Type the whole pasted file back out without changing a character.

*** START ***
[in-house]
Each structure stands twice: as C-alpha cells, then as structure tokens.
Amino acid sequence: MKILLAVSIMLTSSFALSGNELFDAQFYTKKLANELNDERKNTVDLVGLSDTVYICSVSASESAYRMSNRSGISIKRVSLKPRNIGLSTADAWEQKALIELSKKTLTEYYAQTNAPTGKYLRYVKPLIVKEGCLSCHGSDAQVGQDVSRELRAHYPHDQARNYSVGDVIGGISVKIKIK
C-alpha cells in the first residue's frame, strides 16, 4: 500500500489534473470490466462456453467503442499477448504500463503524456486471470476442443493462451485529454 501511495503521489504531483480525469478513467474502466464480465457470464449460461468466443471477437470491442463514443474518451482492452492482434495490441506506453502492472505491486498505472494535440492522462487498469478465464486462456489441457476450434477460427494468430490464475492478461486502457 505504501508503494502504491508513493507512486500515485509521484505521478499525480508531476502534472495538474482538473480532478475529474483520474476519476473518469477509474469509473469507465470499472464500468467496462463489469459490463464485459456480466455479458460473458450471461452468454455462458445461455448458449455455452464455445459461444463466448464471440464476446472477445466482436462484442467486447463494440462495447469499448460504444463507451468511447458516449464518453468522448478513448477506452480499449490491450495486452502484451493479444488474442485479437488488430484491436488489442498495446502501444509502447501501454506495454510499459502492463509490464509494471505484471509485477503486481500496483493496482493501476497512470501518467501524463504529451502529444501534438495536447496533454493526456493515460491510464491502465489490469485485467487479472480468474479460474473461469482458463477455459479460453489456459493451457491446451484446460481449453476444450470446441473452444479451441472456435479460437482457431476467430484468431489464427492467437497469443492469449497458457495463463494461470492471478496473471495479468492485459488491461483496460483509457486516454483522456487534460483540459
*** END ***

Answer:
[in-house]
Each structure stands twice: as C-alpha cells, then as structure tokens.
Amino acid sequence: MKILLAVSIMLTSSFALSGNELFDAQFYTKKLANELNDERKNTVDLVGLSDTVYICSVSASESAYRMSNRSGISIKRVSLKPRNIGLSTADAWEQKALIELSKKTLTEYYAQTNAPTGKYLRYVKPLIVKEGCLSCHGSDAQVGQDVSRELRAHYPHDQARNYSVGDVIGGISVKIKIK
C-alpha cells in the first residue's frame, strides 16, 4: 500500500489534473470490466462456453467503442499477448504500463503524456486471470476442443493462451485529454 501511495503521489504531483480525469478513467474502466464480465457470464449460461468466443471477437470491442463514443474518451482492452492482434495490441506506453502492472505491486498505472494535440492522462487498469478465464486462456489441457476450434477460427494468430490464475492478461486502457 505504501508503494502504491508513493507512486500515485509521484505521478499525480508531476502534472495538474482538473480532478475529474483520474476519476473518469477509474469509473469507465470499472464500468467496462463489469459490463464485459456480466455479458460473458450471461452468454455462458445461455448458449455455452464455445459461444463466448464471440464476446472477445466482436462484442467486447463494440462495447469499448460504444463507451468511447458516449464518453468522448478513448477506452480499449490491450495486452502484451493479444488474442485479437488488430484491436488489442498495446502501444509502447501501454506495454510499459502492463509490464509494471505484471509485477503486481500496483493496482493501476497512470501518467501524463504529451502529444501534438495536447496533454493526456493515460491510464491502465489490469485485467487479472480468474479460474473461469482458463477455459479460453489456459493451457491446451484446460481449453476444450470446441473452444479451441472456435479460437482457431476467430484468431489464427492467437497469443492469449497458457495463463494461470492471478496473471495479468492485459488491461483496460483509457486516454483522456487534460483540459